Deep in the banks of the Current River within the Ozark National Scenic Riverways in Southern Missouri, there lies a cold, natural spring that looks as if it should be descending out of a glacial region in Norway. It was early fall, and my boyfriend Tommy and I were running along these muddy paths, barefoot as the mud oozed form every direction and canoes gently passed behind us. In a quick glance, we came across a narrow, overgrown path next to the Northwest corner of the spring. Without hesitation, Tommy and I leaped over the tall grass and tumbled in the vines until we ended up just on the edge of an extremely old, mansion-looking house with missing windows and rotting wood. A fireplace with an old chimney was the only visible items inside. Void of another story, the main floor was all that remained, inside of the sloping porch that sat atop a tiny mound. Inside, graffiti and signatures lined the old wood, some dating back to the early 20th century. “What was this place? Why is it not restored?” we asked ourselves, curious and unknowing. As we explored the old home that sits next to the river a little ways back, we heard voices bellowing from every direction, of laughter and nostalgia. “This old house is still standing?!” we heard, repeated over and over. It was a few locals, and when they came around the corner we spoke with them for a moment about this mysterious place. They enlightened us of their memories of the attic as children, playing inside and hiding from their parents on the river. In the middle of listening intently to their childhood memories, I noticed a sign, small and barely visible in the brush. After nearly falling through a gaping hole on the porch that looked like it had been burned through, I noticed the small, wooden sign was painted on with black ink and appeared extremely weathered. It faintly read, “Please Help Us Protect this House as a Cultural Resource…” and it went on to describe precautions to take. Unsure of the origin or credibility of this sign, my experience grew even more mysterious. I have still to this day have not been able to gather any information about the property, but I assume homesteaders may have settled here due to the location next to the river and away from civilization! It was quite an experience, and I will be curious to see what will happen to the property in years to come.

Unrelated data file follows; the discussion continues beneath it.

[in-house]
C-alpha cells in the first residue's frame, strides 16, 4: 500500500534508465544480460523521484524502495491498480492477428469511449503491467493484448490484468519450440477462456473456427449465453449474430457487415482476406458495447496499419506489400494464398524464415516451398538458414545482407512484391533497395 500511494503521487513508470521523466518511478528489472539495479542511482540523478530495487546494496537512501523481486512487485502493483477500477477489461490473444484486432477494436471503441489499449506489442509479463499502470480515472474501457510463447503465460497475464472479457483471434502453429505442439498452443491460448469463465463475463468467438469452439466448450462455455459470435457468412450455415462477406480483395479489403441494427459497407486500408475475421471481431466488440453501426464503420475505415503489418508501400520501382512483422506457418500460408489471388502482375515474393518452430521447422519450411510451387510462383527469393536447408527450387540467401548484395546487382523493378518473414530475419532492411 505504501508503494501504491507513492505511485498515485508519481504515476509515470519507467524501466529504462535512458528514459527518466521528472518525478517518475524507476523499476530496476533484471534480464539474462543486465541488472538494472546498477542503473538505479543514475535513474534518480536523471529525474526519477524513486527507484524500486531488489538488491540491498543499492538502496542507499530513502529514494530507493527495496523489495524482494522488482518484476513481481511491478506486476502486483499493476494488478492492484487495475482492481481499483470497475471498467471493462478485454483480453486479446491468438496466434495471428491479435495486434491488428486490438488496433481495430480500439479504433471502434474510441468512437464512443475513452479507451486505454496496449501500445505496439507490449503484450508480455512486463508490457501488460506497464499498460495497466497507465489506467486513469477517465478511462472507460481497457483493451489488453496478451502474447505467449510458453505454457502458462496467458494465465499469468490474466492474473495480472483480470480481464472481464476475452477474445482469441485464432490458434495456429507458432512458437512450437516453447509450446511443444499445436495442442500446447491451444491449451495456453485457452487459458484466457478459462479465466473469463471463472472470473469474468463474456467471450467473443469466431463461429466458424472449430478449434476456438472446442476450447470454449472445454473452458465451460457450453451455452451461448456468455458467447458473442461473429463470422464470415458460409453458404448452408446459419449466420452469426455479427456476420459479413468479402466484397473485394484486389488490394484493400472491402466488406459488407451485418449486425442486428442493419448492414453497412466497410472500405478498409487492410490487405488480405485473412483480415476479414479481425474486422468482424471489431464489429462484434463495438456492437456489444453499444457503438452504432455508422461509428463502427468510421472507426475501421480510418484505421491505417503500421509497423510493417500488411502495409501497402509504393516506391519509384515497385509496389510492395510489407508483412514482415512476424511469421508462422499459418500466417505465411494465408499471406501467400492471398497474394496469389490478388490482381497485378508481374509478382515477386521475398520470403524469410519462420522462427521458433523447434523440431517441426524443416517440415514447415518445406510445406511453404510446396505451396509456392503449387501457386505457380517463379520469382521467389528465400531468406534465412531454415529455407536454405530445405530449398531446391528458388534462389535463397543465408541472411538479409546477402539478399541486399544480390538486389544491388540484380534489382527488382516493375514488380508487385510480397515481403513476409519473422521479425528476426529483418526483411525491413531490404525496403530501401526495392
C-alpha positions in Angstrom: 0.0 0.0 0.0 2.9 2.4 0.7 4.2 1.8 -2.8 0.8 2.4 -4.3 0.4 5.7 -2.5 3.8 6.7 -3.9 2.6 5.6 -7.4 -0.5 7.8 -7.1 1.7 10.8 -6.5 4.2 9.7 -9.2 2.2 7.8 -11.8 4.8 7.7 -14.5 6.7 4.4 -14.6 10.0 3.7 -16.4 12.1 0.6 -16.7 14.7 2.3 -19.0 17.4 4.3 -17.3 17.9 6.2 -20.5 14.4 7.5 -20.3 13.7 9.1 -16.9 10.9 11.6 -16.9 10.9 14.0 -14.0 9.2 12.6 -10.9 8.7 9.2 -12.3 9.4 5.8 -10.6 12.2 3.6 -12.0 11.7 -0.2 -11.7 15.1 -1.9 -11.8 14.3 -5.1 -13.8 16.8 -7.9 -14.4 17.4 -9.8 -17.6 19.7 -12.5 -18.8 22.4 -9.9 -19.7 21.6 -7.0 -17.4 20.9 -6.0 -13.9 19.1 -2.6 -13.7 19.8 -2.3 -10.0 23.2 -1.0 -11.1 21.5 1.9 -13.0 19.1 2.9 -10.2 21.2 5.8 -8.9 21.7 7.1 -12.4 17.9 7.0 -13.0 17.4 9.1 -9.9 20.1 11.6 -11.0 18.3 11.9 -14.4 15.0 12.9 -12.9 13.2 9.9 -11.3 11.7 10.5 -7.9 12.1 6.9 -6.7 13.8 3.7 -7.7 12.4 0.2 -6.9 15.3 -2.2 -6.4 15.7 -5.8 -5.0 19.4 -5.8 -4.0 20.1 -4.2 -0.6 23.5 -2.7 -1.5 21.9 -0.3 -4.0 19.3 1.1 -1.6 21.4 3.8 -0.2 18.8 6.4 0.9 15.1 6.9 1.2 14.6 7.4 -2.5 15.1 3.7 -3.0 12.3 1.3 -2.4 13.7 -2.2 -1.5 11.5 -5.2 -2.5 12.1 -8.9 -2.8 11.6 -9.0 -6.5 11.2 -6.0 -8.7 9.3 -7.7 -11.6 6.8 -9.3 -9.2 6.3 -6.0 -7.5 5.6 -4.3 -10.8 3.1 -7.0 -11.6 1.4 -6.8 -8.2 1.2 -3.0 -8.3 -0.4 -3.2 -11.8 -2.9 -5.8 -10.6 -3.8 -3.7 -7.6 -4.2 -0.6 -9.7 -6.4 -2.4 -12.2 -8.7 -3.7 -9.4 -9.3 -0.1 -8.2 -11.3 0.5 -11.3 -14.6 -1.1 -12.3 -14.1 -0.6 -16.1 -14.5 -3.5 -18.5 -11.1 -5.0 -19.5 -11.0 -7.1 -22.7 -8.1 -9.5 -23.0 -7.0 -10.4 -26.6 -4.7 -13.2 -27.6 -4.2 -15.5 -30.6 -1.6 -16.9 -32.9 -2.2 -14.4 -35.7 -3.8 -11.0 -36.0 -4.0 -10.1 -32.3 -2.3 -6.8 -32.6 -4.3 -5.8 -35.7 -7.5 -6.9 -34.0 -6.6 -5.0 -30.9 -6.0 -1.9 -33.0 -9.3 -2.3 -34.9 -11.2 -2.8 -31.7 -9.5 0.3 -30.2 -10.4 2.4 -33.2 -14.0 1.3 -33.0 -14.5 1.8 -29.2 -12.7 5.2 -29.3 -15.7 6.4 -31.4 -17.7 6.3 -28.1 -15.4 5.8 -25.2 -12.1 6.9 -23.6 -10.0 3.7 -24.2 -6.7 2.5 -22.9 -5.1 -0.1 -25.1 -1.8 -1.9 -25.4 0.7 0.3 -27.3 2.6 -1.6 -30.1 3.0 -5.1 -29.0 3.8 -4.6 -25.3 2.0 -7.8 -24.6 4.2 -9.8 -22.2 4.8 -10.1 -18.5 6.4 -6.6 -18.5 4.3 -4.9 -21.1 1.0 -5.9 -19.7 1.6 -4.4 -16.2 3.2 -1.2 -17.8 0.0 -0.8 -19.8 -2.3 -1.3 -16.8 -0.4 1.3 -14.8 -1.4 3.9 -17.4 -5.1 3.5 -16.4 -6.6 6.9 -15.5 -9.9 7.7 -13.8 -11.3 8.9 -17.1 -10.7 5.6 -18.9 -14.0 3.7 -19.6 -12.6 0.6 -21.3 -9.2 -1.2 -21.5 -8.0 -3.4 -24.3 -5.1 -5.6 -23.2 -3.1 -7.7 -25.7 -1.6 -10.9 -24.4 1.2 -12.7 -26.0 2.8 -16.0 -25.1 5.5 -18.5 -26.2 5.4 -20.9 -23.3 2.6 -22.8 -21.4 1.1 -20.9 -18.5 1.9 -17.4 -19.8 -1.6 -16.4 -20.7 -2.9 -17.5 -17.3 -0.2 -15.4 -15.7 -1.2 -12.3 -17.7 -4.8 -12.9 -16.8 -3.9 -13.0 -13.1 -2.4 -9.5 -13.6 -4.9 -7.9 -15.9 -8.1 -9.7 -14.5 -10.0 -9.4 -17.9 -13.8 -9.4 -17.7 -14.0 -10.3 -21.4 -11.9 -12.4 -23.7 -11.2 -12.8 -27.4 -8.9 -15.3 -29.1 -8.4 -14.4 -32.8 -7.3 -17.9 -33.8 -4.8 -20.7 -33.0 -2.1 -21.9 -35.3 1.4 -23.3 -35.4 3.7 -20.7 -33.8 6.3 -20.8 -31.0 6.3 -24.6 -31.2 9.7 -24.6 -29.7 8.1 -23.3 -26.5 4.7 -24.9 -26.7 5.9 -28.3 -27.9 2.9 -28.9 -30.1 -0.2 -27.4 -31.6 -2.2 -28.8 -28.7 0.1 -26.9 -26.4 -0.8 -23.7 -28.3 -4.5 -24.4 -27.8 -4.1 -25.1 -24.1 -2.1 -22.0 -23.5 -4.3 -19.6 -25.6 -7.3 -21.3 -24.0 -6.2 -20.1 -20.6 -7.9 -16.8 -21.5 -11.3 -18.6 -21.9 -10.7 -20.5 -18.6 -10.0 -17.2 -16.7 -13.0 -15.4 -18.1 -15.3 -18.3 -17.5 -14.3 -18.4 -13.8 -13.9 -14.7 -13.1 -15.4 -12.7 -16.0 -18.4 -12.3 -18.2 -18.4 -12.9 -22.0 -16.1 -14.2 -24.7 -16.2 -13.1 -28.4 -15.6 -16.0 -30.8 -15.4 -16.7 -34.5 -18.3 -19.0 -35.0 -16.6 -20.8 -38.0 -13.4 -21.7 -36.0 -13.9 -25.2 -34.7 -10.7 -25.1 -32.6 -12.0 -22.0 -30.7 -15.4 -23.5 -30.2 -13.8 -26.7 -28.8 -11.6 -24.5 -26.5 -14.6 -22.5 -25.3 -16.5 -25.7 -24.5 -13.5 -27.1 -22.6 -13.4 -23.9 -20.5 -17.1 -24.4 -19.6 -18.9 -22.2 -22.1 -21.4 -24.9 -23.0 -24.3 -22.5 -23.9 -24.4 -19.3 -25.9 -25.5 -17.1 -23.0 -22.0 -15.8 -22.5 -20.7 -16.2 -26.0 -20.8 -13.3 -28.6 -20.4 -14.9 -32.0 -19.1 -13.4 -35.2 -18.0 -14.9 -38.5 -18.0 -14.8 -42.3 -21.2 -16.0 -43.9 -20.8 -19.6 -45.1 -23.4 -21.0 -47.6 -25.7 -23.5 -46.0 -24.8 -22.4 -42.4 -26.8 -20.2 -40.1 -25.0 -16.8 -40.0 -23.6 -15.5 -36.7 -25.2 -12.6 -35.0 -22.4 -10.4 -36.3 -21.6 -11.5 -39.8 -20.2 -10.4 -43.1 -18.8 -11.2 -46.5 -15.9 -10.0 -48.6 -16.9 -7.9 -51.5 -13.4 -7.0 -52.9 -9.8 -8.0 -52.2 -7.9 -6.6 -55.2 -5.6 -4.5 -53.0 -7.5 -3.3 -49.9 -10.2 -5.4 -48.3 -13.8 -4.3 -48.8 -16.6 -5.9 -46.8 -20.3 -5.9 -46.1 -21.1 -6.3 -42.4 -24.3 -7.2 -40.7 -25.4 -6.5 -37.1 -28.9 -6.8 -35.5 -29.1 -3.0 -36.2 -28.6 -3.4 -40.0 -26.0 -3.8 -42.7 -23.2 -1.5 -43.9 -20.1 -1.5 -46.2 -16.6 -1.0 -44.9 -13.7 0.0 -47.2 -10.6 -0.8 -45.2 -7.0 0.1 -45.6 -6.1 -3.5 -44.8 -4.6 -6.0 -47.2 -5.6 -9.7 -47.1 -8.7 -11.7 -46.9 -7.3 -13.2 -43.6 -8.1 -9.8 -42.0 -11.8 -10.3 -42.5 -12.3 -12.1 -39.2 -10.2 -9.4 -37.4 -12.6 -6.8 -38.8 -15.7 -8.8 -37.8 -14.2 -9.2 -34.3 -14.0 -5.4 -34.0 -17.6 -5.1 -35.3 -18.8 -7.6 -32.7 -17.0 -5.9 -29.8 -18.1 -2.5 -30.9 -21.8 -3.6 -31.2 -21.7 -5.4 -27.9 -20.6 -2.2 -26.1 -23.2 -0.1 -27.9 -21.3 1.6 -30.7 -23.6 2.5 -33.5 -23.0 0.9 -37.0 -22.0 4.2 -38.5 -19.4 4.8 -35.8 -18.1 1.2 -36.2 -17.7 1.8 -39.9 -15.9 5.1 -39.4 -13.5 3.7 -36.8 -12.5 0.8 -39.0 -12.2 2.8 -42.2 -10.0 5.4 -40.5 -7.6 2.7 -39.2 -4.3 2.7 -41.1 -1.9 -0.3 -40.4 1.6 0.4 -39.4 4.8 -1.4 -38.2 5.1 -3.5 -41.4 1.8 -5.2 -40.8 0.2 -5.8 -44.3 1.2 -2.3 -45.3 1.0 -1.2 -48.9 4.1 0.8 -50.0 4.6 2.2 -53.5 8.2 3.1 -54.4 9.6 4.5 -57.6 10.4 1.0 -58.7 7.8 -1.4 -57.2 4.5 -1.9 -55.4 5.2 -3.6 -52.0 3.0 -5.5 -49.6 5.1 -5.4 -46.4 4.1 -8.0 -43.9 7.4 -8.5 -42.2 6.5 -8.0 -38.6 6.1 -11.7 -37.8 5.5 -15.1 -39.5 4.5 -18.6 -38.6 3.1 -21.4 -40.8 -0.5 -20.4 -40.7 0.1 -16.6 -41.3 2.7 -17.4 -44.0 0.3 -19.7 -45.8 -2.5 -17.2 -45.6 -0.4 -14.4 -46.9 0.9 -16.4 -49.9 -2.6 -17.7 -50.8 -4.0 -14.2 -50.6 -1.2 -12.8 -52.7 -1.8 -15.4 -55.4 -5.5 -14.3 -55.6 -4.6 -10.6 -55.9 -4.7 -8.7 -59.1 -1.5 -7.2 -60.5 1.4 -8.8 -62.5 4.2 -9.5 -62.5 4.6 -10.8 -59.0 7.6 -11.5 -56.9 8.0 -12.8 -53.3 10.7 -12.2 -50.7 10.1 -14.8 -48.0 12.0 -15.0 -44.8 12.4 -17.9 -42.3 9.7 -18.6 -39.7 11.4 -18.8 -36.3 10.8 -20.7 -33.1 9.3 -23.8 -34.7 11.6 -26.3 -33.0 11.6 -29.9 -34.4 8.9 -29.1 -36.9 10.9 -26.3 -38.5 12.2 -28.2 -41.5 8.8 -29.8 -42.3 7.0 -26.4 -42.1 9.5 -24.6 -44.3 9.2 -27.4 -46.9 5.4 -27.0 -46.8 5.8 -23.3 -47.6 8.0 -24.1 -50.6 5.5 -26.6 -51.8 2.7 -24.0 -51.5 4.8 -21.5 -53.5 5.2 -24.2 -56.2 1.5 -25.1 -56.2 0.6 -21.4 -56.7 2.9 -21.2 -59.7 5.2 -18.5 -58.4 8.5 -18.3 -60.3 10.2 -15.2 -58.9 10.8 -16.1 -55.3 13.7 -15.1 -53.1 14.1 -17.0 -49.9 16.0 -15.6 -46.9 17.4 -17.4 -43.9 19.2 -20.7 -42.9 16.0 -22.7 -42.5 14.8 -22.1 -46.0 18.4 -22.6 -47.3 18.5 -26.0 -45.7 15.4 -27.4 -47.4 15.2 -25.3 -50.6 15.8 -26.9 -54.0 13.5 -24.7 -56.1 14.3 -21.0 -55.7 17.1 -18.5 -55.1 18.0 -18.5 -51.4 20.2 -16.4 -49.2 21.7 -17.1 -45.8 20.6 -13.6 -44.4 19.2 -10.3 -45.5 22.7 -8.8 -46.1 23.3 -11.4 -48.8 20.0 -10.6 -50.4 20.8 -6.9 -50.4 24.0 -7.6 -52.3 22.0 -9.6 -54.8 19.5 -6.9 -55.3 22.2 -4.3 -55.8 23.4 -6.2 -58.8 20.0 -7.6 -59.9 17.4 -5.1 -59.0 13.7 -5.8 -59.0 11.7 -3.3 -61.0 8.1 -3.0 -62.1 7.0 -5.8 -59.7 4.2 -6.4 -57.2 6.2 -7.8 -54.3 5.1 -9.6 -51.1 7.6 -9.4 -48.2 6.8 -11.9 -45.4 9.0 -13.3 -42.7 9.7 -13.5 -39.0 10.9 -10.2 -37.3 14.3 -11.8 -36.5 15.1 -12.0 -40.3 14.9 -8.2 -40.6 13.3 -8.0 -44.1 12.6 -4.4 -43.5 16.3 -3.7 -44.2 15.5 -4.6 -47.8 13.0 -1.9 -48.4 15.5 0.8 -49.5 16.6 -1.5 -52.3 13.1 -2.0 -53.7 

I am from O’Fallon, Mo, about 40 minutes out of downtown Saint Louis. There is a place near my house about 20 minutes farther west called ‘Molly’s Grave”. Young people that live around me have been known to go to this spot for years. It Is an old creepy run down house that has been vacant for many years. To get to molly’s grave one has to also drive down a scary gravel road with overgrown trees, and grass. People always tried to take me there, but I would always change the subject or pitch a better idea for the night.